solar turbines – Part II – another spin

From Part I, “A solar turbine converts the infrared component of solar energy into rotational energy, which, in turn, is converted into electricity.”  How does it accomplish this?  Let’s break it down.

Basically, a solar turbine has a solar bit and a turbine bit.  The solar bit uses the infrared component to heat air and the turbine bit converts the hot air’s thermal energy into rotational energy.  Mitigating the intermittency associated with solar energy is also of interest.

Two “spins” of the solar turbine concept that tapped a Capstone Microturbine will be considered.  While the turbine is the common thread and is a vital component of the overall solution, this article will focus on the solar end.

Collecting the solar energy, heating the air and storing the energy are important challenges within the solar bit.  It seems obvious; collect solar radiation and heat air.  However, as usual the reality is less obvious when the two processes must operate at an air flow rate sufficient to keep the turbine “fed”.  And, with solar energy being intermittent one has to either store energy or use fuel when needed.

Along the way I will cite two patents.  A traditional caveat; one can seldom draw a straight line from the technology disclosed in a patent to the final product.  That said, a patent provides a glimpse at what an inventor, or company, is thinking.  It gives insight into what a company has developed, and what they consider important.  Onwards.

a first spin

Heliofocus developed a solar bit in or around 2008.  The work went quiet a while ago, and at one point recently it was described as a research project.   How did they approach the above challenges?

A parabolic mirror concentrates the solar radiation onto a solar receiver located at the mirror’s focal-point.  This feeds a single 65 kW turbine.

Researching the Heliofocus system in 2008 unearthed US 7,042,857 to Karni et. al.  It presents a solar receiver having multiple ports for the input of working fluid i.e. air to be heated.  Additionally, particles may be incorporated into the working fluid to improve the absorption of solar energy.  In one example the exit air from the receiver had a temperature of 1630 oC, for a particle loading of 4.5 g/cm3.  The problem; particles are not compatible with turbine blades.  While it seems unlikely the particles would break a blade, there would be increased erosion.

The Heliofocus system did not provide for energy storage.  Rather, the turbine could run on natural gas at night, making it a two energy system for continuous power output.

a second spin

Today, 247 Solar Plants is taking a run at the solar bit. Their system mounts the receiver on a tower, at the focal point of a four acre mirror array.  The turbine bit comprises two 200 kW turbines, allowing six times the energy output of the Heliofocus system.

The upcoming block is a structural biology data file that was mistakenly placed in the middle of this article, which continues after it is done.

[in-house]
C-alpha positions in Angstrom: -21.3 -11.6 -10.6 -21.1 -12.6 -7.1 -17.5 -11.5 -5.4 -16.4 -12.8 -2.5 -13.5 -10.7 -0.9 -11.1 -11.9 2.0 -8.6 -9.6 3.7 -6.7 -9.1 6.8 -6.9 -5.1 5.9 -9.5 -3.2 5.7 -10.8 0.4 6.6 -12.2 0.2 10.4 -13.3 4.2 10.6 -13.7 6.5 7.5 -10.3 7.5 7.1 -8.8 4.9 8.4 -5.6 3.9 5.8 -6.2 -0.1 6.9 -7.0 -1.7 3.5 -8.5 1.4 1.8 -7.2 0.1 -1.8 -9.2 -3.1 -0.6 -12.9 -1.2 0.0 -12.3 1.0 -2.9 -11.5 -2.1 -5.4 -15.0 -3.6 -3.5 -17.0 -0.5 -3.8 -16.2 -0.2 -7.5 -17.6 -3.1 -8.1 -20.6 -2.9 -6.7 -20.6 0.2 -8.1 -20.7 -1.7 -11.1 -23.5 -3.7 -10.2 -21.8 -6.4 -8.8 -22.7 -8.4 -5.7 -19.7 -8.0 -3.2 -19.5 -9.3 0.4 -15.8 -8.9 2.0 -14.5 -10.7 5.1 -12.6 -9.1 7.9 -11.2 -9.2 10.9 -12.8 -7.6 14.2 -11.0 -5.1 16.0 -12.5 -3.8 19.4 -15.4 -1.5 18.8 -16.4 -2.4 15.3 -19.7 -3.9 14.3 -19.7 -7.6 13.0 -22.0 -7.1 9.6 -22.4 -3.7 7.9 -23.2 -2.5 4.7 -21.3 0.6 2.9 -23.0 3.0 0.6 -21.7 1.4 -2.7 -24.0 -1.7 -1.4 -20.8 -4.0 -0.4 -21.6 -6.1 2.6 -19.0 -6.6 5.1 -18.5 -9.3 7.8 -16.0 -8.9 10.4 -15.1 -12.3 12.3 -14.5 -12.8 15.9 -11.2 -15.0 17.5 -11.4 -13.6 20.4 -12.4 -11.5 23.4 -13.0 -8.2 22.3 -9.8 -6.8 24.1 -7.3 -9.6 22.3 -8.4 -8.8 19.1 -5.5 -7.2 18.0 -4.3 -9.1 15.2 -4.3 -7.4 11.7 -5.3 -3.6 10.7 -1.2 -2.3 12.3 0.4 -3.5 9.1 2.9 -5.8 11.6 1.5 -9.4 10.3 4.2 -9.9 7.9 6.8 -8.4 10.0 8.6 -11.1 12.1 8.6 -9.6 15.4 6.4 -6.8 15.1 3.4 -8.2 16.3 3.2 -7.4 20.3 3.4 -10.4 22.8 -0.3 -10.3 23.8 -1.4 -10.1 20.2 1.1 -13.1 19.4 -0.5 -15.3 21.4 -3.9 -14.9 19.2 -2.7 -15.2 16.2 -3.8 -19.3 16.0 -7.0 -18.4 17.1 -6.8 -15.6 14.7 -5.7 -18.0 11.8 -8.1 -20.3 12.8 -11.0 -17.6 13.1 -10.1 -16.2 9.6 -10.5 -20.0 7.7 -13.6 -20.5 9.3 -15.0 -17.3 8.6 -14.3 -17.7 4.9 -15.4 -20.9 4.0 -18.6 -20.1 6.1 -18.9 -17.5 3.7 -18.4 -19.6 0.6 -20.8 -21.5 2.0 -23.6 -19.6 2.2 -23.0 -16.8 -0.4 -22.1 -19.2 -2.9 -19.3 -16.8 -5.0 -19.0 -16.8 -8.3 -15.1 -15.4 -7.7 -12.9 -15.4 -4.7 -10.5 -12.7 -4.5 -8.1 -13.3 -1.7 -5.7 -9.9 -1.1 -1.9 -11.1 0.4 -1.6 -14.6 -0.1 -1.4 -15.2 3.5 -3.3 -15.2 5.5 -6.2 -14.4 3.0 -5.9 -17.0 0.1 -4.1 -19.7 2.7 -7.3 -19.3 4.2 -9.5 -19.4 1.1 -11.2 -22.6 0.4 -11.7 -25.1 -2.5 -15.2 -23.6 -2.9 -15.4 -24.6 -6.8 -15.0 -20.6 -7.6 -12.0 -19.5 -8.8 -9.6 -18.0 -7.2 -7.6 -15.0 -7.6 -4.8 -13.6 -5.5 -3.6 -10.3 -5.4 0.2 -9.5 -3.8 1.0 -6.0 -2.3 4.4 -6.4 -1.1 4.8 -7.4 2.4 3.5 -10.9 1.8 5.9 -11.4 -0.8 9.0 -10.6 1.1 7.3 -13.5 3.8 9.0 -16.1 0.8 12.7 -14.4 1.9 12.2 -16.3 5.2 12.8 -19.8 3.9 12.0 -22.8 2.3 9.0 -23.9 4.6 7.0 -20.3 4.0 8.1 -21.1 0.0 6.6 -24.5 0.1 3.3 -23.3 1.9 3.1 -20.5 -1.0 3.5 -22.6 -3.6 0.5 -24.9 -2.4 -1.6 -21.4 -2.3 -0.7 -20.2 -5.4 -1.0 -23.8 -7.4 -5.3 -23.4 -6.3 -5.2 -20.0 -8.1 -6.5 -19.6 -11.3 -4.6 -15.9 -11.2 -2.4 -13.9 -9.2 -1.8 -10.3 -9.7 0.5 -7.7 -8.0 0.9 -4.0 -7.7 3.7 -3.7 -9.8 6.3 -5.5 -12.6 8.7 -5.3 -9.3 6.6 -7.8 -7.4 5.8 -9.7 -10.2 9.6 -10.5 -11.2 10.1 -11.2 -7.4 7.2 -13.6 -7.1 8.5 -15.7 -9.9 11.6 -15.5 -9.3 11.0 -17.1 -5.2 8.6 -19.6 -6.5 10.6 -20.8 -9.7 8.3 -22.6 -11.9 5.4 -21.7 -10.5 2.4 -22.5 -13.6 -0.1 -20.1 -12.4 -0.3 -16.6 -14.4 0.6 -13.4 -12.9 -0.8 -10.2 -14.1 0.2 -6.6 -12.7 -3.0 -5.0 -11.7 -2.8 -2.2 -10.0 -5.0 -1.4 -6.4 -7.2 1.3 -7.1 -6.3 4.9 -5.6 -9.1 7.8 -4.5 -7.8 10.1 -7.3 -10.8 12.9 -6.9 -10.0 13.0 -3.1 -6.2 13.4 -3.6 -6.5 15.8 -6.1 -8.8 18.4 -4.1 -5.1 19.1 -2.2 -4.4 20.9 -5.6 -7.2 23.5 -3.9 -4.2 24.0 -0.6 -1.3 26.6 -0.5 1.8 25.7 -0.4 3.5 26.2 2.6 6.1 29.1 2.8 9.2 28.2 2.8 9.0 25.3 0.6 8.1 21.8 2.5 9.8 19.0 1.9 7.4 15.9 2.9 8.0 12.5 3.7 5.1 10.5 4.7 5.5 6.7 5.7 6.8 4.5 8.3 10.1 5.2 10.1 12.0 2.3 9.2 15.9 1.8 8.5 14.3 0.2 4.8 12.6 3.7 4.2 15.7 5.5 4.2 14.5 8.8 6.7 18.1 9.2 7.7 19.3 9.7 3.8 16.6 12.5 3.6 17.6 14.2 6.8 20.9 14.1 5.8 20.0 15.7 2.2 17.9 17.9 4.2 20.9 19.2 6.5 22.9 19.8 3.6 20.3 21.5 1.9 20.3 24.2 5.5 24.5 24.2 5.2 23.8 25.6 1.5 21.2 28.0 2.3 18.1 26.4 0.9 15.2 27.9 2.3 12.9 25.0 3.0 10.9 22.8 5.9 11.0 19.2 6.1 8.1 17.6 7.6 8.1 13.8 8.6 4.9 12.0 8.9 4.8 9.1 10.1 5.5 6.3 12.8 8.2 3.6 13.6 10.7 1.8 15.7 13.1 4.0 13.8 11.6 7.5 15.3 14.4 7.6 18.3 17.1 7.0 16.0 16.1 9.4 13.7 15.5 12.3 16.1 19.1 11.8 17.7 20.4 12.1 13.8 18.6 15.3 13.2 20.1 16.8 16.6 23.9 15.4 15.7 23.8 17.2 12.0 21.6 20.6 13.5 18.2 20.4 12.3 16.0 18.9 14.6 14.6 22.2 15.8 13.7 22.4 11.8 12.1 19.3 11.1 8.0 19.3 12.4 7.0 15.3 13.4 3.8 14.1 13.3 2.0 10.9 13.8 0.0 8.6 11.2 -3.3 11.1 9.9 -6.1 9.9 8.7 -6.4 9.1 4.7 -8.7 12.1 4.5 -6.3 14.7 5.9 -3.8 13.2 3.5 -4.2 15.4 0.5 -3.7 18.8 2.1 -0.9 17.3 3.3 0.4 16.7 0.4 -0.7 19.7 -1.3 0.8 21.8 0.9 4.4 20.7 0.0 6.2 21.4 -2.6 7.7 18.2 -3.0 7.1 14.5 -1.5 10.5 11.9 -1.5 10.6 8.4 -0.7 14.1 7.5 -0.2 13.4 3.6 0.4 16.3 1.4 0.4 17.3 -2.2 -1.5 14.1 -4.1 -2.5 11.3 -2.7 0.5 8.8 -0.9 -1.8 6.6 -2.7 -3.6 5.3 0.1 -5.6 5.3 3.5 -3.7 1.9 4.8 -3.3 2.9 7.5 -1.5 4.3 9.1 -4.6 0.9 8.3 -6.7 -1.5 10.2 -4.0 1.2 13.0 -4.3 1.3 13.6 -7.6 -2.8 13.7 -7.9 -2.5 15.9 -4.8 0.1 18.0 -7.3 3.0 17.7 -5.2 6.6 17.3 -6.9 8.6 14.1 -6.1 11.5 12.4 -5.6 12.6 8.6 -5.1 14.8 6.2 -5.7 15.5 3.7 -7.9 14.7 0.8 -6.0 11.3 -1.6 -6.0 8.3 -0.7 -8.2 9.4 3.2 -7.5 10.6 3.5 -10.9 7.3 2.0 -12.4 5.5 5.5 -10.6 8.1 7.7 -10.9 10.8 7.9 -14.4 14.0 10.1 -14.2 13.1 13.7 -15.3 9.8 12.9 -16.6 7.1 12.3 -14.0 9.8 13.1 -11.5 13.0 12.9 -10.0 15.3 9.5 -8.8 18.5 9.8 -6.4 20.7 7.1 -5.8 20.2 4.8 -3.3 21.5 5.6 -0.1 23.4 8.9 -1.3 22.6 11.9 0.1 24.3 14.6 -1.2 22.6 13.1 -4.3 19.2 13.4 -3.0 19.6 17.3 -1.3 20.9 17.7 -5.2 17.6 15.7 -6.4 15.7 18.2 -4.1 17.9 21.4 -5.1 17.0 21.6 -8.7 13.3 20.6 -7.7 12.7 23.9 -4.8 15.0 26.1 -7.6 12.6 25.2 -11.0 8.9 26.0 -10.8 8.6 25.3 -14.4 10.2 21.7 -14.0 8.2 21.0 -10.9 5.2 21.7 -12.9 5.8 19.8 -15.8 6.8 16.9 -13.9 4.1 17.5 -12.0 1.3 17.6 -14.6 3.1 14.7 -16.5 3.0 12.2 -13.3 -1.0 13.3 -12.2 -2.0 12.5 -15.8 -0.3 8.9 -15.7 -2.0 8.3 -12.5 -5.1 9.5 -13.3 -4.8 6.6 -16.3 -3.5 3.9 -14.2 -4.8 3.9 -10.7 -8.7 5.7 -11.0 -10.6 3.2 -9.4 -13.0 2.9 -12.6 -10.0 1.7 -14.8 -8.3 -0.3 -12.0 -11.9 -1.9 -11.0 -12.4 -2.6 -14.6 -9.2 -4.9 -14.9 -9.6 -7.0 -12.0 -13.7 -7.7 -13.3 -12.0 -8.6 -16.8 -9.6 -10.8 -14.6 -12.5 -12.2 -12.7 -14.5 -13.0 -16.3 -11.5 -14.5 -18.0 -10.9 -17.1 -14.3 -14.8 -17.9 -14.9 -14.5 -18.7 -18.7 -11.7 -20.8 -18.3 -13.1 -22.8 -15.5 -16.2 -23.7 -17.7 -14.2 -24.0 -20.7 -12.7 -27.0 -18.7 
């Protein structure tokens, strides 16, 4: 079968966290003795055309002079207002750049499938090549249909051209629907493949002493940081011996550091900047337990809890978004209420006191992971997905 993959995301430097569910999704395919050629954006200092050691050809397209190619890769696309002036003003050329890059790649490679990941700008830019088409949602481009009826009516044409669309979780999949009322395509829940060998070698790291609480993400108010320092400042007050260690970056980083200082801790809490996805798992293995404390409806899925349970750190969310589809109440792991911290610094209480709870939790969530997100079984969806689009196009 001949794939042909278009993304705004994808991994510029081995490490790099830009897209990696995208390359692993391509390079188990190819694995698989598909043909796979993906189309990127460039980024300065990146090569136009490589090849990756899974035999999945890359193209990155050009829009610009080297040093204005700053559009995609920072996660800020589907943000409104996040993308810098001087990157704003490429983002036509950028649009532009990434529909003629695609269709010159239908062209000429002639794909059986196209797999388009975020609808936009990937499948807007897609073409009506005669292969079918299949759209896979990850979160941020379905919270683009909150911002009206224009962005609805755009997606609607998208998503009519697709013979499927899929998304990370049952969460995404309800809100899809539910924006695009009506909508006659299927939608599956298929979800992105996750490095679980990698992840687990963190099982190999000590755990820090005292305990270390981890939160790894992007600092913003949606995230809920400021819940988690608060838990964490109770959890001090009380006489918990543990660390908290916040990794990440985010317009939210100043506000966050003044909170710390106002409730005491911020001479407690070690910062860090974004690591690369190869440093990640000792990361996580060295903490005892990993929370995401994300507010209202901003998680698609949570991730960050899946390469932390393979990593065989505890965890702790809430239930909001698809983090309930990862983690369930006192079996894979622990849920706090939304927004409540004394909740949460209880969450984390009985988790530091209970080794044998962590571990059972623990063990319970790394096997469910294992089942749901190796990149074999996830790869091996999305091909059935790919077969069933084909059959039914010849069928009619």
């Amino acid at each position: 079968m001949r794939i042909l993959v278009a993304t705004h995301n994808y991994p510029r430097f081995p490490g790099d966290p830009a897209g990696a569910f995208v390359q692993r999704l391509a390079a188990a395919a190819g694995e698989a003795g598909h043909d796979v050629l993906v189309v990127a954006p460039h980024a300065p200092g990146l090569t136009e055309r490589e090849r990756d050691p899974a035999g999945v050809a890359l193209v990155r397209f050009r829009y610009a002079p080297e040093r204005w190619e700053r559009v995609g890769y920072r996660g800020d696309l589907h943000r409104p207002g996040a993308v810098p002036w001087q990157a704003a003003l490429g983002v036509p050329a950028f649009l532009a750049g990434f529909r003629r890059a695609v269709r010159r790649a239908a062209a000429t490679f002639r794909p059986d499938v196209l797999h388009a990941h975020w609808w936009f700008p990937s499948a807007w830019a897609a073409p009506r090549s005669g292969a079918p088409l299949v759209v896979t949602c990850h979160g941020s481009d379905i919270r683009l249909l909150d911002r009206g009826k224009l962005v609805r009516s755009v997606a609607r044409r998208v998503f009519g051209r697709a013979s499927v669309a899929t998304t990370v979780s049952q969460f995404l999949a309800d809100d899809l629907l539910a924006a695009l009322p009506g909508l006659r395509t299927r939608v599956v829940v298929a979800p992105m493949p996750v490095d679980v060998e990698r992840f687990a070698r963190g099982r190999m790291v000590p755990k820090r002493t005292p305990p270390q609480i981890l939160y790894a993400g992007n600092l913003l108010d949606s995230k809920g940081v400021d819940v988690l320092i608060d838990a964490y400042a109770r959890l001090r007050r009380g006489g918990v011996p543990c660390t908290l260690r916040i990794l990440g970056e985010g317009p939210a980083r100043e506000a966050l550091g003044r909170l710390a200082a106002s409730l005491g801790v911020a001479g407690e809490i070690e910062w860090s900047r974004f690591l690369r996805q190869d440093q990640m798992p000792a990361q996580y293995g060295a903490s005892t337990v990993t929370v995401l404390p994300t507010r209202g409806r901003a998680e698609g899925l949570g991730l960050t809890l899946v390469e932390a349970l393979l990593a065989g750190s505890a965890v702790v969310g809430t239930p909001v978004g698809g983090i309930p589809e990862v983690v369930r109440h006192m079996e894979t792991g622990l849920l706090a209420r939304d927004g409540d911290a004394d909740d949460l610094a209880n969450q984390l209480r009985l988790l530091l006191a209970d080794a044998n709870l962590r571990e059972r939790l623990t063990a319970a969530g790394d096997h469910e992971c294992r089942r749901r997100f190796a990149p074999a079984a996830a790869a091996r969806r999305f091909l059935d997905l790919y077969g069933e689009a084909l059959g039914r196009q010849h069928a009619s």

Straight away, one might ask how 247 can produce so much more power.  The larger mirror array allows 247 to collect more solar energy.  But, how are they “processing” this much more energy?

Some early digging around 247 pointed towards MIT’s David Wilson.  Then, searching USPTO databases returned RE37,134 E, which details a heat exchanger.  At first it did not seem to fit.  Where does a heat exchanger fit into the system, assuming linear, direct air flow from the receiver to the turbine?  I will return to this question in Part III.

To provide continuous power, the 247 system incorporates energy storage.  Here, energy is stored as heat in thermal bricks.  Wow, thermal bricks are so old school; no fancy physics or exotic chemistry, just bricks.  However, thermal bricks can store heat!  All glass and steel furnaces are lined with them.

Torpedo cars i.e. the rail cars that can transport 400 tons of iron from a blast furnace to the steel-making furnaces, are also lined with them.  I once stood by the opening of an empty torpedo car as it waited to be filled.  The heat radiating from it was unbearable.  Enough of the nostalgia, 247 states they can store enough heat for overnight turbine operation, providing continuous power.  Again, how are they able to collect so much solar energy?

The two spins at the solar turbine have different scopes, where the 247 system is more ambitious in terms of output energy and the ability to store energy.  It is worth remembering that all of this stored energy comes from the same receiver during daylight hours.

I will be watching developments closely as this could provide an elegant solar system, that is based more on efficient components than exotic materials. Again though, how is 247 proposing to extract so much energy from their system?  That is Part III.